You can create any sample program that you want like Java or Python or any other program. Here we will write a simple Python program that prints Hello, World!
2. Create a Jenkins job:
- Here first you need to start Jenkins using the command prompt.
- For that, you first need to navigate to the Jenkins location on your system and use the command java -jar jenkins.war
- After running this command, open the web browser and go to Jenkins’s home page using the link localhost:8080. This is the default port number.
- Open Jenkins home page by entering the username and password.
- For creating a project click on New Item and enter the project name and select Freestyle project. Click on OK.
3. Add this program to Github:
- Open git bash on your system. Navigate to the location of your program. Initialize an empty repository using the command git init.
- Use the command git add . to add the file to the staging area from the working directory.
- Now add the file to the local repository using the command git commit -m “demo.py file added”.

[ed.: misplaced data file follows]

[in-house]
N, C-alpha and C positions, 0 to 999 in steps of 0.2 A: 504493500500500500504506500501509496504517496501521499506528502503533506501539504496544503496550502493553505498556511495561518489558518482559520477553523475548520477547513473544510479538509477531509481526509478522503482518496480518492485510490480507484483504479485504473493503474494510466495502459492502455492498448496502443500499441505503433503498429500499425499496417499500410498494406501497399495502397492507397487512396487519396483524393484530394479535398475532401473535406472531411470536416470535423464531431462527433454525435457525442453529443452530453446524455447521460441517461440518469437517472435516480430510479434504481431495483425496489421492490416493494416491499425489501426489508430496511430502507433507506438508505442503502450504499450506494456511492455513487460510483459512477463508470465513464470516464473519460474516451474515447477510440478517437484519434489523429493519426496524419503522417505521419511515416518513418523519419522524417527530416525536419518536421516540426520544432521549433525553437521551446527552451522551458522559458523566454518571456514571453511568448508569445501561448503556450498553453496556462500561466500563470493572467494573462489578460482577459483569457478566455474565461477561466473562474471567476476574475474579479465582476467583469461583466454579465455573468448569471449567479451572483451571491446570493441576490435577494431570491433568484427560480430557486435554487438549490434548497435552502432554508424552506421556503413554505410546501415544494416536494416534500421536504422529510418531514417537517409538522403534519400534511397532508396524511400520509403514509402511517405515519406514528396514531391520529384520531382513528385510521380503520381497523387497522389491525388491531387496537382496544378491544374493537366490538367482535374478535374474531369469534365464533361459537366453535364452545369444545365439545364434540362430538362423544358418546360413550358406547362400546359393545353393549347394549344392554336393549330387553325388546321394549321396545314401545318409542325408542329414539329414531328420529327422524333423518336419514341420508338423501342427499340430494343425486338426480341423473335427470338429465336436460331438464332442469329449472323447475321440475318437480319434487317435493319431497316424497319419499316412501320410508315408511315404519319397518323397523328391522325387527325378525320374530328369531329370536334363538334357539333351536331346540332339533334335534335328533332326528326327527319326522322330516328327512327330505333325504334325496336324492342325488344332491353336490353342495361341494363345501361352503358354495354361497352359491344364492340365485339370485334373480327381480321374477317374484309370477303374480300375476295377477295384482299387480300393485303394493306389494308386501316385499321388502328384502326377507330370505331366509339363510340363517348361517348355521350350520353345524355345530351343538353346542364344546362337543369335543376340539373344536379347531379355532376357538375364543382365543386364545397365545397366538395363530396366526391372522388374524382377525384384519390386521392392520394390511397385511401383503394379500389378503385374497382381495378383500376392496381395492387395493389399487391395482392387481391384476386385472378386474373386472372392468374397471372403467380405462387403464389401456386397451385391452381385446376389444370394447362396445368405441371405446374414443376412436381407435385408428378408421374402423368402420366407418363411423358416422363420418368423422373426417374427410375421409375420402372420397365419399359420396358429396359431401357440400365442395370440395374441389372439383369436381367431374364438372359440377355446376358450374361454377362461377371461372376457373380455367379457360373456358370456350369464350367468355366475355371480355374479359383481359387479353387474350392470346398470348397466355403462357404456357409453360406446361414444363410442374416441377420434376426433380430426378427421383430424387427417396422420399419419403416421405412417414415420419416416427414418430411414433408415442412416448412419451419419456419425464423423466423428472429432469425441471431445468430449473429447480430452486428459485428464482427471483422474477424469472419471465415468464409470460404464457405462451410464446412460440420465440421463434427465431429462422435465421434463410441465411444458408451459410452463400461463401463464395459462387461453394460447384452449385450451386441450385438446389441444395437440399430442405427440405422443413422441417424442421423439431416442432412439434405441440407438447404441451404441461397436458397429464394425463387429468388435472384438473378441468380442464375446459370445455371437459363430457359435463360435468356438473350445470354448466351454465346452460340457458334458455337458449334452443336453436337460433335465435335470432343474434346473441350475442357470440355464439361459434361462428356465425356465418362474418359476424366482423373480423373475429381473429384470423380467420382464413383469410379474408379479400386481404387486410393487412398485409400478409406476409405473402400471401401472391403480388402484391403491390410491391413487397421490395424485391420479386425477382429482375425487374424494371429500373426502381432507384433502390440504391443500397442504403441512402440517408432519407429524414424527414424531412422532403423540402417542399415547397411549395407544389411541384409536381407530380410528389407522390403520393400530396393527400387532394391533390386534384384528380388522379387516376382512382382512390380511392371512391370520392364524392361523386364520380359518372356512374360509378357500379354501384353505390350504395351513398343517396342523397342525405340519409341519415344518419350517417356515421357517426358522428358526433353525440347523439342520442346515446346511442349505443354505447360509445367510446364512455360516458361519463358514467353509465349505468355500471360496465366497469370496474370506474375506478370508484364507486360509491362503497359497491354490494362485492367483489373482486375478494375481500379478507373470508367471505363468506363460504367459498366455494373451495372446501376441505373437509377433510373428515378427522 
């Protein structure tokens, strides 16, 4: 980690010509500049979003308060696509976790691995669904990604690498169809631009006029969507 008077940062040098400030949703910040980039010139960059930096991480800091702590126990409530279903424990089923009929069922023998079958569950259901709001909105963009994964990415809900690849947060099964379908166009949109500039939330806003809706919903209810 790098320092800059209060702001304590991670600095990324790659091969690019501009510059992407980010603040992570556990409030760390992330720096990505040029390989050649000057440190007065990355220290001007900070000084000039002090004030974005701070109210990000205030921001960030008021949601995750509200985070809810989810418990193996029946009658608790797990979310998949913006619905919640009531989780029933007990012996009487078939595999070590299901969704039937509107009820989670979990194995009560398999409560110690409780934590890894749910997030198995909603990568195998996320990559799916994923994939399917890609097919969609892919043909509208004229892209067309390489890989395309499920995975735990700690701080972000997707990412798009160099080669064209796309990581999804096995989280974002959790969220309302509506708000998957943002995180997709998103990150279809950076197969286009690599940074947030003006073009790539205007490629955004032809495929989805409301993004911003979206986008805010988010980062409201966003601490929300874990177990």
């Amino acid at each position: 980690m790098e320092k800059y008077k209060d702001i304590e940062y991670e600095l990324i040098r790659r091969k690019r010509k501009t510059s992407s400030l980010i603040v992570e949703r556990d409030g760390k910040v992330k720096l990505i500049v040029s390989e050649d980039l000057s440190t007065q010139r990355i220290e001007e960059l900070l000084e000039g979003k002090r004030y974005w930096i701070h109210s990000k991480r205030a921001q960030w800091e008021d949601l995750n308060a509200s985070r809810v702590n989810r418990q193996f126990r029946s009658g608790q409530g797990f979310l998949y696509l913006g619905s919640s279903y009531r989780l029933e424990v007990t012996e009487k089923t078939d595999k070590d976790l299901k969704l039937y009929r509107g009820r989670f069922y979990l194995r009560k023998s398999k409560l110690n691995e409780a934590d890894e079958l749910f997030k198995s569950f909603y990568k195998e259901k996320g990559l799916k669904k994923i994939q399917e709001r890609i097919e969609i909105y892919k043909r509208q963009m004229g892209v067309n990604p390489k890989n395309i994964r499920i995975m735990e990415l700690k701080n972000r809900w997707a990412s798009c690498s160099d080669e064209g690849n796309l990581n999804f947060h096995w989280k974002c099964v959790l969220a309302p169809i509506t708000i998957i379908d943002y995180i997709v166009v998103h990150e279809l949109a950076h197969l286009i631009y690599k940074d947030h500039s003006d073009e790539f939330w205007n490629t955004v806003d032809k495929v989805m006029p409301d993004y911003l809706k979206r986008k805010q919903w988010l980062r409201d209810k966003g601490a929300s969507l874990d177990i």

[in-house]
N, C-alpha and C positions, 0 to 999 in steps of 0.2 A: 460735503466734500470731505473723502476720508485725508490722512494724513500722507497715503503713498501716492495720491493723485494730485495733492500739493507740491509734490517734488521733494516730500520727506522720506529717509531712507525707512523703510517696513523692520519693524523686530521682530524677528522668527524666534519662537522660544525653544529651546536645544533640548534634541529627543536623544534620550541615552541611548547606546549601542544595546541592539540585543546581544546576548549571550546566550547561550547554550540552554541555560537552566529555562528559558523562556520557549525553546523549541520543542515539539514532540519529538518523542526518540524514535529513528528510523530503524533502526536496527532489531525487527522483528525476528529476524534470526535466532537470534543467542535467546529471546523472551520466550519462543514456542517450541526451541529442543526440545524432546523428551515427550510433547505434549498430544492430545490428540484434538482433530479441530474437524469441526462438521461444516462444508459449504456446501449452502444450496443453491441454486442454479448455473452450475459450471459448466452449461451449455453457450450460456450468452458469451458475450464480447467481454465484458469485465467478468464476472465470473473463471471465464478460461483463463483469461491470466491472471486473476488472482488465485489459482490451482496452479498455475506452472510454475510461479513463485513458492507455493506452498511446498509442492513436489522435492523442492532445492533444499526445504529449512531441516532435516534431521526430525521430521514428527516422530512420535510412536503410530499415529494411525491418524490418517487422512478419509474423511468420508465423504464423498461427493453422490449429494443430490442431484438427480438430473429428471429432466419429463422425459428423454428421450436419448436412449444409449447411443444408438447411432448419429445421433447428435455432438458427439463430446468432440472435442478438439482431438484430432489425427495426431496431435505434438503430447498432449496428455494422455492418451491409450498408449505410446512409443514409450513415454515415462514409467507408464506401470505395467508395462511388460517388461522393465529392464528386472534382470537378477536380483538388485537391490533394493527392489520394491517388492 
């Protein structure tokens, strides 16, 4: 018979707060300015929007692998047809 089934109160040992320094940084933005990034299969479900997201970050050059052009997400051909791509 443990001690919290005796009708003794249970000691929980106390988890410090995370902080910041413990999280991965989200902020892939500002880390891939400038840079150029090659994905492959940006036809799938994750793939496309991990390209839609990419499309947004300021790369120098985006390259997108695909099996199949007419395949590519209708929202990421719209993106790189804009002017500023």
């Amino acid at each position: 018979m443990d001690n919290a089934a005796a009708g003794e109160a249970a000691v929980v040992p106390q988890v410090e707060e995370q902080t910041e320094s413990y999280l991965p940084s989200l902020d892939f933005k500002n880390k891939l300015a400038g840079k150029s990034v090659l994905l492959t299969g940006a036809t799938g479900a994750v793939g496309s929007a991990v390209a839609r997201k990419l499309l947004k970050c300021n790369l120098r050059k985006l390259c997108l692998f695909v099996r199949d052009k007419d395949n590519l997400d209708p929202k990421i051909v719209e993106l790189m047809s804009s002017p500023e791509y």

- Now you have to push this file to the remote repository. For doing that go to your GitHub account and create a new public repository. Now copy the location of this repository and go to git bash terminal. Here type the command git remote add origin <location-of-repository>. Since now you have connected to the remote repository, you can now push your code there using the command git push -u origin master. To verify this go to GitHub account and refresh the page. You will see the file added there.
4. Add Git Plugin in Jenkins:
- On Jenkins’s homepage go to Manage Jenkins.
- Next click on Manage Plugins. Here check got Git plugin in the installed section. If it is not available here search for it in the available section and download it.
5. Configure Jenkins job to trigger the build:
- Go to the project in Jenkins that we created in step 2. Here in the Source Code Management section, select git and enter the link of the public repository that you created in step 3. Next in the Build Triggers section, click on Poll SCM option. Here in the Schedule part, you have to enter five asterisks separated by space. This is nothing but cron syntax for your job. This means that Jenkins will check for any changes in the source code every minute and if there is any change it will trigger the Jenkins build.
- Click on Apply and then on Save. Next on your project home page click on Build Now. This will run the project and in the console output, you can see your program output the status of your Jenkins job. If everything is alright then it will display as Success.
So this how Jenkins Git Integration is done. With this, we have come to the end of this article on Jenkins Git Integration. I hope you have enjoyed this article.